Presumably the federal government’s attorneys will point out on appeal that a law requiring individuals above a certain income level to purchase a home financed with a mortgage (and secured with mortgage guaranty insurance) in order to add stability to the housing and financial markets (and to guard against the possibility of future cost-shifting because of a defaulted mortgage) would place the mandate on those who are unlikely to default, and that, by contrast, the Healthcare Act places the mandate on those who are likely to eventually use the healthcare system and shift the cost to the public.

The purpose of the mandate in the Healthcare Act is, in other words, the opposite of the purpose of the judge’s hypothetical wealthy-individuals-must-take-out-a-mortgage-to-buy-a-home statute.

And, whether or not it is difficult to imagine that a nation which began, at least in part, as the result of opposition to a British mandate giving the East India Company a monopoly and imposing a nominal tax on all tea sold in America would have set out to create a government with the power to force people to buy tea in the first place, it is unlikely that the Framers would object to a law that required people to pay for their tea rather than shifting the purchase price to the public. It also is unlikely that the Framers would think people who do are passive individuals who are failing to engage in commerce. The use of the word “mandate” to describe Britain’s conferring of a monopoly and its imposition of a tea tax is cute, but all tax laws are mandates, as are many other laws.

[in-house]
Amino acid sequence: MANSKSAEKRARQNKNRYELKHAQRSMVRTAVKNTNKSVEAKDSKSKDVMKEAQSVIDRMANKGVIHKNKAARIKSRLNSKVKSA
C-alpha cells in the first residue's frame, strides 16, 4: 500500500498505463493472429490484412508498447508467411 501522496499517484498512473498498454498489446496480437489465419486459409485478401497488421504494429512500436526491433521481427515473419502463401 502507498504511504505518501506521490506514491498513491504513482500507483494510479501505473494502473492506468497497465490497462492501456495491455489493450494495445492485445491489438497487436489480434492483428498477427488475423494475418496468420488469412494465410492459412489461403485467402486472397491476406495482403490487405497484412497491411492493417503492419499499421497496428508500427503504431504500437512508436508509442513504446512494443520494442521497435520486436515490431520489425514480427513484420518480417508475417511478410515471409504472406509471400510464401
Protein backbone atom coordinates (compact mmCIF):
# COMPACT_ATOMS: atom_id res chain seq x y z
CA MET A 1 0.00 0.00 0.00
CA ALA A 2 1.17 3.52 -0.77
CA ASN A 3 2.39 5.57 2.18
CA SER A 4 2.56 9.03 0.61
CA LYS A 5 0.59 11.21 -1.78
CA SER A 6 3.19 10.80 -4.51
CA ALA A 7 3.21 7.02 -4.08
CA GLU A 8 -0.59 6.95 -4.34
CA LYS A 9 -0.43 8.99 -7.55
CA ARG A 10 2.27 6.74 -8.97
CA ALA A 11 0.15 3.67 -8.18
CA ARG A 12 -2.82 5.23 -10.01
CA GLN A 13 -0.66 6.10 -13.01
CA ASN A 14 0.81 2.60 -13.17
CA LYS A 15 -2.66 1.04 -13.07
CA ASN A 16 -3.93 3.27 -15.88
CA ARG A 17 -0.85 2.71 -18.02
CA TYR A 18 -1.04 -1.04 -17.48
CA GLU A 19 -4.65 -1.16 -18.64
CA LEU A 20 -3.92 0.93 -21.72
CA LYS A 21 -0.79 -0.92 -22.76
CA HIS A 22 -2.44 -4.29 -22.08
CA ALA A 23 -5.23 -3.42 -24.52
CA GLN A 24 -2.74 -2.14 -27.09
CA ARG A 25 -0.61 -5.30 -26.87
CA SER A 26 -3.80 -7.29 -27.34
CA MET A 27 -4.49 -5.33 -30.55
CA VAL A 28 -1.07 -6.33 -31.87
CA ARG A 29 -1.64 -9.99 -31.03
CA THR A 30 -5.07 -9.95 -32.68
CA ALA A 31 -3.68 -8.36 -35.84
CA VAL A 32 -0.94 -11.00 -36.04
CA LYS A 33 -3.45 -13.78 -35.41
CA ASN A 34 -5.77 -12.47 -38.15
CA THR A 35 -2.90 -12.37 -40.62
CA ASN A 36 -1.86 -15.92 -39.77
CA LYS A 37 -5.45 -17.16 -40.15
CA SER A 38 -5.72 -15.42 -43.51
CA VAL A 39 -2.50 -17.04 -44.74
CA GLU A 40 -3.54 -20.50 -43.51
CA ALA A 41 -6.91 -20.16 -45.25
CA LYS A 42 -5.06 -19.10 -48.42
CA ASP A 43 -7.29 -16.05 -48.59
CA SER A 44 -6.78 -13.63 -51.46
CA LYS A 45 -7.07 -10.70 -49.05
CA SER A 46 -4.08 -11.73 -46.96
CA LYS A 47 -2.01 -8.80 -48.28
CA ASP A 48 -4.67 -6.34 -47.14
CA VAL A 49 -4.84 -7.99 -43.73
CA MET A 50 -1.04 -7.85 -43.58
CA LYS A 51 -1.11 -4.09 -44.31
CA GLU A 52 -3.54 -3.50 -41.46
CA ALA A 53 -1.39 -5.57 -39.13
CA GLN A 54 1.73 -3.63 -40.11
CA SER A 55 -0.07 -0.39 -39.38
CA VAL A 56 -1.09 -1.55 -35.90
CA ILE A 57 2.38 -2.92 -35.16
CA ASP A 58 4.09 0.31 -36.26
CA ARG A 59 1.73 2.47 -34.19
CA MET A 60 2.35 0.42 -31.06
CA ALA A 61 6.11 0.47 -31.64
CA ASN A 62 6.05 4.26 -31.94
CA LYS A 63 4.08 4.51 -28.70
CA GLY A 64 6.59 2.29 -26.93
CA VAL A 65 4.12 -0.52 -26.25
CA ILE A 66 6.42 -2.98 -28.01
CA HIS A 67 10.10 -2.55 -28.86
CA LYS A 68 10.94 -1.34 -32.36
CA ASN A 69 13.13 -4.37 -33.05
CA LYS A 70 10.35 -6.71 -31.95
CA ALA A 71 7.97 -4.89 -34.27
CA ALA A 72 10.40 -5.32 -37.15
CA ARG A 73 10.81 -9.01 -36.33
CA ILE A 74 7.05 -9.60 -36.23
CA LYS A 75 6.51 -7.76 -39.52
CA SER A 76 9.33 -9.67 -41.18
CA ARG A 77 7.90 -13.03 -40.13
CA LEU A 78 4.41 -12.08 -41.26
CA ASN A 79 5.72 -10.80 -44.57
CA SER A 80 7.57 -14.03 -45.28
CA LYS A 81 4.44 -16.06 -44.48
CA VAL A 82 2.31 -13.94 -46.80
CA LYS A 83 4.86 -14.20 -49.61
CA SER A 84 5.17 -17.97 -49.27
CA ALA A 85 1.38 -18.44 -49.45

I haven’t read § 1501(a)(1) of the Act, but based on this judge’s stream-of-consciousness analogies, his interpretive skills seem lacking enough for me to doubt the accuracy of his claim that that section grounds its appropriateness under the Commerce Clause on the law’s inclusion of the mandate. I suspect that that section of the statute actually claims for its authority under the Commerce Clause that individuals who do not have health insurance are not passive at all, because they are likely to eventually use the healthcare system and shift the cost to the public.

Why Healthcare is So Expensive Part MMDCLVI